Why go half way - this thing would have to be an inch and a half thick, at worst, to be a serious advantage. Then I could hang it on my wall - or to the ceiling above my bed! Or put it in my camper.

      But those are all niches currently being served, to the seriously dedicated, by the iBook.

      Nah... I don't want one!
    • It would have to be comparable in cost to an iBook, the LCD being the most expensive part.

      It shouldn't add more than a few hundred dollars to the price... you can get a nice 15" 1024x768 LCD for not much over $300 retail these days. On an iMac, they'd probably go with a smaller screen that would be even cheaper.
    • by gig (78408)
      Some people don't want to take the computer with them anywhere. In that case, it makes sense for them to have bigger, faster, cheaper "desktop" components in their computer rather than low-power, miniature components and a battery.

      Some good examples: the iBook's 20GB 4200rpm hard drive vs iMac's 60GB 7200rpm hard drive; iBook's notebook keyboard/trackpad vs iMac's full-size desktop keyboard and optical mouse; iBook's 8MB graphics RAM vs iMac's 32MB. It all adds up to where iMac makes more sense if you don't want to take it all with you.

      Apple has a chance to do some really special stuff with a flat iMac that's not possible for other PC manufacturers. With the CRT gone, the 6-7 watt G3 and G4 chips are going to enable Apple to do some cool miniaturization or design things that PC's with 50-70 watt P4's are not going to be able to do as they move to flat panels.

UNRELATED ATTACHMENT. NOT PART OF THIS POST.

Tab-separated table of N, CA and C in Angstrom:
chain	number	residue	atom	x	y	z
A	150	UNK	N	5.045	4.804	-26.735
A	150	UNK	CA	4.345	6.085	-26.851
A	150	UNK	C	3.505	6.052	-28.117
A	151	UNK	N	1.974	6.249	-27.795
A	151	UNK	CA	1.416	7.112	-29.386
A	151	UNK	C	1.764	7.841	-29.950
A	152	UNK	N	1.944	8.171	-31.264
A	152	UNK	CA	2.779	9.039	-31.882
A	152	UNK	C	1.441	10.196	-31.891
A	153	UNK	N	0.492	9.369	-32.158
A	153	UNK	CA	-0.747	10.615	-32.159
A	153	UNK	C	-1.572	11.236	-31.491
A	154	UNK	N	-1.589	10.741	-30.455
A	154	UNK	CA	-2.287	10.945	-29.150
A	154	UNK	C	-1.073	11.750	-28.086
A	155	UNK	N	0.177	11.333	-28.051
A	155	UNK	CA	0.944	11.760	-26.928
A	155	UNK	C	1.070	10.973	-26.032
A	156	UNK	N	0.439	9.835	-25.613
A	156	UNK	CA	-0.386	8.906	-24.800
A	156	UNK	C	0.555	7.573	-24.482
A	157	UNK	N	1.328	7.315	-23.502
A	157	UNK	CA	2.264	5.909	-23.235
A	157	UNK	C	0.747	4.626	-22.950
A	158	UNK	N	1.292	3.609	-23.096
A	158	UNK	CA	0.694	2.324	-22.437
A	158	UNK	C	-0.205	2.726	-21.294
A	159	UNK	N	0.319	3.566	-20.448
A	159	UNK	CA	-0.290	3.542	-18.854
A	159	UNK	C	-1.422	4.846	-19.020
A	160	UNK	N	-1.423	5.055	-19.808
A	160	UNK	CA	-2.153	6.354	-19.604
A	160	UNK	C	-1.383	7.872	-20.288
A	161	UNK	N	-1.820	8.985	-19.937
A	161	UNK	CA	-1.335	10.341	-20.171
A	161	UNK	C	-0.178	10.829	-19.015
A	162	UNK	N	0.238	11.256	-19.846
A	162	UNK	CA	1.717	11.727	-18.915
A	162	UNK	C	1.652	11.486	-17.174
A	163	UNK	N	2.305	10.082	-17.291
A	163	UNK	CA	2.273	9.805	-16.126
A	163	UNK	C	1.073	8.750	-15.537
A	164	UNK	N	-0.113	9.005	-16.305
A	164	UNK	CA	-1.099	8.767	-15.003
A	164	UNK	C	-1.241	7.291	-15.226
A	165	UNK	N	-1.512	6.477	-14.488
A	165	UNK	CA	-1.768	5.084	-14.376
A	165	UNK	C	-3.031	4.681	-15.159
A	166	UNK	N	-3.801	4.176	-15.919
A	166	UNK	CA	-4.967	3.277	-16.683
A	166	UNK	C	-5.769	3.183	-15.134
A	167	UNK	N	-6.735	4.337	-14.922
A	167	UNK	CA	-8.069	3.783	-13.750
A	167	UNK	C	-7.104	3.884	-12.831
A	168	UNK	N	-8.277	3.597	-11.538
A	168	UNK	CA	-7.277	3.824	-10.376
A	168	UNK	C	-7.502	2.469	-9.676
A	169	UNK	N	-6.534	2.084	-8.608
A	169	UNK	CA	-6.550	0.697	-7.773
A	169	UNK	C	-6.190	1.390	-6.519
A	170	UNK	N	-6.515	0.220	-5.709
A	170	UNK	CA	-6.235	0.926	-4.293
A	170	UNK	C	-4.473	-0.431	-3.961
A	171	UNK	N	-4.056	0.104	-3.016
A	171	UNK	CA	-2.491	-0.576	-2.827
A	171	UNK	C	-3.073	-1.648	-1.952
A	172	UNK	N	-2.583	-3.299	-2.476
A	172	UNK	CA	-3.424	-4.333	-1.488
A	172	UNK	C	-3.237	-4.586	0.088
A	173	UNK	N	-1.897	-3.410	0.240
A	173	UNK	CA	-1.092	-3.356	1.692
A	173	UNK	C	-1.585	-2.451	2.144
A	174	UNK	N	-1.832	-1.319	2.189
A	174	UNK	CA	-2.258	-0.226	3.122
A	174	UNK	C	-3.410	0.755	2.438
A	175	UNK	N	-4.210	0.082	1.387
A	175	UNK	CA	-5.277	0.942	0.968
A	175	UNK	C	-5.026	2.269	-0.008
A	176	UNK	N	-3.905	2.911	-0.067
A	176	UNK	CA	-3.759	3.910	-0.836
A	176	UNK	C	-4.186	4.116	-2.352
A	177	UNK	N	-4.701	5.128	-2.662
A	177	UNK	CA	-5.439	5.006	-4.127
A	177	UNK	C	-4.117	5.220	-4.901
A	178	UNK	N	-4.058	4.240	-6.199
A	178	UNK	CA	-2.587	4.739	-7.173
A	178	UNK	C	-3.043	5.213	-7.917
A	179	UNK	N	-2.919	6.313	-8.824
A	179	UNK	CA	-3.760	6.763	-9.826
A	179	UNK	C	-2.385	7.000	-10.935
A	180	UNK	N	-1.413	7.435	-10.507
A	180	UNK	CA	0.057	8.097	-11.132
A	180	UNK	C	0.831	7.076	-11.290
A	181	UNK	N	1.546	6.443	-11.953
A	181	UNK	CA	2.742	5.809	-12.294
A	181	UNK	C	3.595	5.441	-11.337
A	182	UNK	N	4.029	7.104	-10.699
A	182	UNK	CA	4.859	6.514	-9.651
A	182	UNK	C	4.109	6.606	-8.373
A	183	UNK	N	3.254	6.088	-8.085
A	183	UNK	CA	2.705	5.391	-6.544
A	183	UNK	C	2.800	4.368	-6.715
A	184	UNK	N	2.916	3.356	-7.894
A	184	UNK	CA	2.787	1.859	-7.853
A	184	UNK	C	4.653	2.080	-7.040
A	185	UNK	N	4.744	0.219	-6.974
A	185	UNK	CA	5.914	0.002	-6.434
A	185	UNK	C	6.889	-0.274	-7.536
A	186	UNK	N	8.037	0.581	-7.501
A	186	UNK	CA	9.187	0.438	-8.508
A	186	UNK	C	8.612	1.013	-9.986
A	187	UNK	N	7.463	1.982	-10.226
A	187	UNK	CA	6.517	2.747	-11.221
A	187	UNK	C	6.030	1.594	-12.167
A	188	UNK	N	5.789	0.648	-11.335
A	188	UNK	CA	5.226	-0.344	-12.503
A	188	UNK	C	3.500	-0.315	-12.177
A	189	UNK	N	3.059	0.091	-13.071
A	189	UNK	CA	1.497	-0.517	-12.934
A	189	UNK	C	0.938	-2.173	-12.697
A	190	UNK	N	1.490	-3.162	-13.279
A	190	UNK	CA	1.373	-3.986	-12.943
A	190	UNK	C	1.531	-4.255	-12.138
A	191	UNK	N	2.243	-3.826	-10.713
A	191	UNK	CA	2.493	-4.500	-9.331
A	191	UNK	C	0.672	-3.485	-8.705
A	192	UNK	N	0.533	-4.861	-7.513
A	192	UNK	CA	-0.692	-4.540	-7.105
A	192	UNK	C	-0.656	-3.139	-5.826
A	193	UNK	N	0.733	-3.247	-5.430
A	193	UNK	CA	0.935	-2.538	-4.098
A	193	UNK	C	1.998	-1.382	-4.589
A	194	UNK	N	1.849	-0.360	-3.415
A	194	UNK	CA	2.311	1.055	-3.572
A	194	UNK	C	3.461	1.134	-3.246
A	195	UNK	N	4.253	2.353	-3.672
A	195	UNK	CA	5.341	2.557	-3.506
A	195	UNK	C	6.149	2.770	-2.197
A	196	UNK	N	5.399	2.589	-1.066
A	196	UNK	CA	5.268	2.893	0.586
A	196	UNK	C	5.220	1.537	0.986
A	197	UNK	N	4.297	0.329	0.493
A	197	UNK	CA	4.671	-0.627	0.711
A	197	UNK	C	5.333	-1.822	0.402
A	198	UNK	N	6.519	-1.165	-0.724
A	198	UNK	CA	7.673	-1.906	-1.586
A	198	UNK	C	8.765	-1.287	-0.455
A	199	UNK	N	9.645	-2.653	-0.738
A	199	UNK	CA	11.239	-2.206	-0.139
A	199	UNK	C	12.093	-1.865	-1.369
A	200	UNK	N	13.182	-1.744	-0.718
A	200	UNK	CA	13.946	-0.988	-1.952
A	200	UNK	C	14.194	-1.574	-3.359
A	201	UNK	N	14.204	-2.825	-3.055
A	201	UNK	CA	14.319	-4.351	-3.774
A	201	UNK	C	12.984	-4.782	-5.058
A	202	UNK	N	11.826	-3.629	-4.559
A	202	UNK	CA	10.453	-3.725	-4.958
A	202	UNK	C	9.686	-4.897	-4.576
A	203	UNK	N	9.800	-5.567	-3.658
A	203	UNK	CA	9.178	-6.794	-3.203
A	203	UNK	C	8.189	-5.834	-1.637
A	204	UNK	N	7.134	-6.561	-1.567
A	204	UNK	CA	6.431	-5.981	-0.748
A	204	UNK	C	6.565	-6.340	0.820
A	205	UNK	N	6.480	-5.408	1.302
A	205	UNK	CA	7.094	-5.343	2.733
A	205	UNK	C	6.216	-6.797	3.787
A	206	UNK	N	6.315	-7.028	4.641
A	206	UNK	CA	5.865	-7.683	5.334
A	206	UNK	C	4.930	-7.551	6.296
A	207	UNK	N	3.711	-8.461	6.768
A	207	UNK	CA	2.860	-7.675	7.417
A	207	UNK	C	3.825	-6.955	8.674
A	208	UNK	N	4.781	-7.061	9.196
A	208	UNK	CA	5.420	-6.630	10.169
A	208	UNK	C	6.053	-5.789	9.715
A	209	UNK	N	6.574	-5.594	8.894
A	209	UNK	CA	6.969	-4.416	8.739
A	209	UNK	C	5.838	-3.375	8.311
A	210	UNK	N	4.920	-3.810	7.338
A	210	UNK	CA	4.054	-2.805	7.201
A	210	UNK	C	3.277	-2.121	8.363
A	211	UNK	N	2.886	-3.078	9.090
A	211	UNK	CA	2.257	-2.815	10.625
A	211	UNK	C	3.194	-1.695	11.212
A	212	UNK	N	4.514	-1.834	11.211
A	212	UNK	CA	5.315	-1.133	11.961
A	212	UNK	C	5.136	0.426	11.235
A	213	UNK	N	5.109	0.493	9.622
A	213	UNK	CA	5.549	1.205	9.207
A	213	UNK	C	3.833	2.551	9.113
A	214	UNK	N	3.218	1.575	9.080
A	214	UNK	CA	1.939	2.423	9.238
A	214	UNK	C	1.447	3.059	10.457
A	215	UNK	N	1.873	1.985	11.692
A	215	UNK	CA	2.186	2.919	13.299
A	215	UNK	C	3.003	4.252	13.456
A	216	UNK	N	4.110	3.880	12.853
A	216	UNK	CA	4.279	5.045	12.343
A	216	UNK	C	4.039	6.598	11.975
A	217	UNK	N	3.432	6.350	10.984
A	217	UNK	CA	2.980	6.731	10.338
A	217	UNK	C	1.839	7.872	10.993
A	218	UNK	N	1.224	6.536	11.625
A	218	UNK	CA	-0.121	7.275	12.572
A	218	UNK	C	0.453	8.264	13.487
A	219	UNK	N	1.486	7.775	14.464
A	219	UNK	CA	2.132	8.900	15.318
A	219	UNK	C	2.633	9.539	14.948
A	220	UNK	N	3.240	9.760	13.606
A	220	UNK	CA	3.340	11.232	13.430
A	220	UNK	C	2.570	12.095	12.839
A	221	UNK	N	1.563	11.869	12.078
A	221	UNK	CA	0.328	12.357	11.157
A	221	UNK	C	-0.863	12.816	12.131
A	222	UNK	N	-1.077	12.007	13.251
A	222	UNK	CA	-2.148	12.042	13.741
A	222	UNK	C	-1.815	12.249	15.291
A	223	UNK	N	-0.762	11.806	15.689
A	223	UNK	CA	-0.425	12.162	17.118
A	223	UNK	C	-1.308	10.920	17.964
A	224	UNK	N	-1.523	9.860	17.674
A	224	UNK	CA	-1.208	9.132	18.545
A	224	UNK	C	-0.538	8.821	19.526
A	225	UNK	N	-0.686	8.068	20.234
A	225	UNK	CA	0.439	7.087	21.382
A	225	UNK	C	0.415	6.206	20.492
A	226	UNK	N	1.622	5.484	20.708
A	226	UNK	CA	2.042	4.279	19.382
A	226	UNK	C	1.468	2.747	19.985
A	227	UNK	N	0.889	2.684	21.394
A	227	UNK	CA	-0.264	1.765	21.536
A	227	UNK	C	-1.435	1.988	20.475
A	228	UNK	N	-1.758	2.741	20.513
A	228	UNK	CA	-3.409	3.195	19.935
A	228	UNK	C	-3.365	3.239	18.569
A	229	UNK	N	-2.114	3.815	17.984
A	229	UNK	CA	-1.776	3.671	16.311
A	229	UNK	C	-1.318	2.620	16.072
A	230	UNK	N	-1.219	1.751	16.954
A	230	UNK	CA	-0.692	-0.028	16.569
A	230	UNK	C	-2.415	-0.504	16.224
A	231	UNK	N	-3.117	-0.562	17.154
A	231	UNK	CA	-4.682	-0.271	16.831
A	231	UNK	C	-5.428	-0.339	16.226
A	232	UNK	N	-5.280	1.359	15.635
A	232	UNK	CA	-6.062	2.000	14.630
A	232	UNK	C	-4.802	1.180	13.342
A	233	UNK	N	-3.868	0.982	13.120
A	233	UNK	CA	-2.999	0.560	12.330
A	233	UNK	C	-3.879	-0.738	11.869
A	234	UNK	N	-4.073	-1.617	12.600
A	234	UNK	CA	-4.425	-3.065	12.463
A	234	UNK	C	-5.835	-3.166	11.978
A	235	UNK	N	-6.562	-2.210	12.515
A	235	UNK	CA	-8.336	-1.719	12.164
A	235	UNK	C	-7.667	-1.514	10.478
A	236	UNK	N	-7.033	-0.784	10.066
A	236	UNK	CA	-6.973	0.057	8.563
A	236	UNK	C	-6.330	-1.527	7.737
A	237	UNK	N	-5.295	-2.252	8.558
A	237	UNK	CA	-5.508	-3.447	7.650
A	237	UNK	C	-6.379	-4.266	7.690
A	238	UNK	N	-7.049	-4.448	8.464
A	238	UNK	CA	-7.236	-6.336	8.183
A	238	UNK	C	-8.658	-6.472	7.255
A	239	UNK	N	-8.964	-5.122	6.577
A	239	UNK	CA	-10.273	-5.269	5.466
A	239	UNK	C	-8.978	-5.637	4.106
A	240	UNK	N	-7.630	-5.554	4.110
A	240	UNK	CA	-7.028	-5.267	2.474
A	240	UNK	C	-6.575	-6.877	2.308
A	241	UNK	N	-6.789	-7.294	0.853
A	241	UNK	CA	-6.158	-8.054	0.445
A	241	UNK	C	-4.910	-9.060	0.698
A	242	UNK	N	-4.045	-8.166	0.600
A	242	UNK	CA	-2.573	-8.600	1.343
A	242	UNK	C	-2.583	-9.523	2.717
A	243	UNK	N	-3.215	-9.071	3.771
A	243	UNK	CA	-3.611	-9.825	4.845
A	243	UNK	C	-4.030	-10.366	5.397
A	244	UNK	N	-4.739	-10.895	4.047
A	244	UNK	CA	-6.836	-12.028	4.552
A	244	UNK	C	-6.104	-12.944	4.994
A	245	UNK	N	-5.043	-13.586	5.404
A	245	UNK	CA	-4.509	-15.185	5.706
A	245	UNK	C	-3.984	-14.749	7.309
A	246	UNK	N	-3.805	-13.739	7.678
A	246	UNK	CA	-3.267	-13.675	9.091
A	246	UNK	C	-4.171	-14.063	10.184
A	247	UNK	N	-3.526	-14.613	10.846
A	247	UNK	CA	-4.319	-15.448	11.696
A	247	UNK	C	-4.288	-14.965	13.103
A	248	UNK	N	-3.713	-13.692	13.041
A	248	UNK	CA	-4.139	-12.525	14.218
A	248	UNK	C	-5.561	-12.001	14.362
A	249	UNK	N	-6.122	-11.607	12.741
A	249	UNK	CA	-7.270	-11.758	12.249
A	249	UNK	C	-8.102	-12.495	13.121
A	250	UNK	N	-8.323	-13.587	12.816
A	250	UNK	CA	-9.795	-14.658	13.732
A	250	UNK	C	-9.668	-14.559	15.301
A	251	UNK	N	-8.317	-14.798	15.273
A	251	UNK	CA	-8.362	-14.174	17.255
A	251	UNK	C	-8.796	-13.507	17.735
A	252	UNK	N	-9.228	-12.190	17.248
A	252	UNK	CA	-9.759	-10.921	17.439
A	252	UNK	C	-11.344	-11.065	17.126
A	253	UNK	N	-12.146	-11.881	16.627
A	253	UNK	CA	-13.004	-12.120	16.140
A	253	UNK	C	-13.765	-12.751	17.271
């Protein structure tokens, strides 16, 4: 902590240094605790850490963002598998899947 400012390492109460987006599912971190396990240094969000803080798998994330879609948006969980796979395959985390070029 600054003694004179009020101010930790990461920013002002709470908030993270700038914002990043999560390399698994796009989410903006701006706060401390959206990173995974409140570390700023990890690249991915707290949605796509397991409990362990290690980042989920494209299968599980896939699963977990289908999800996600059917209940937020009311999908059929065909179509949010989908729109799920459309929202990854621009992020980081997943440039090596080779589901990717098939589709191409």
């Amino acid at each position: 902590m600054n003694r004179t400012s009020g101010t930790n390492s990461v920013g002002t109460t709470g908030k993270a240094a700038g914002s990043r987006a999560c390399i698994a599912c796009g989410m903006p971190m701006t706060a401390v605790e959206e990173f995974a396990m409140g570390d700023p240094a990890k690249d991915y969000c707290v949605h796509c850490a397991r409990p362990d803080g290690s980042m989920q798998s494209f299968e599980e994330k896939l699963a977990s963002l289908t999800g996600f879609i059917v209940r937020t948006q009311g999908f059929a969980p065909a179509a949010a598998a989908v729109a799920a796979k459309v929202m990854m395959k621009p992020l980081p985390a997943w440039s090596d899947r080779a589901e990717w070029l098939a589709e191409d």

As for being a low-end machine, it is the low-end of Apple's line, but it's also sort of the flagship, "people's" computer. The simplicity and ease of use of it are admired and respected by a lot of people. Many iMac users don't think of themselves as low-end users ... I'm sure there are a lot of iMac users who got iMacs because they liked them best, not to save money on a tower machine. They didn't want a tower, plus display, plus speakers, etc.
  • IMO, imacs are cool because of the translucent plastic that lets you see the inside of the CRTs. A flat panel would just be like any thin PC spray painted fruity.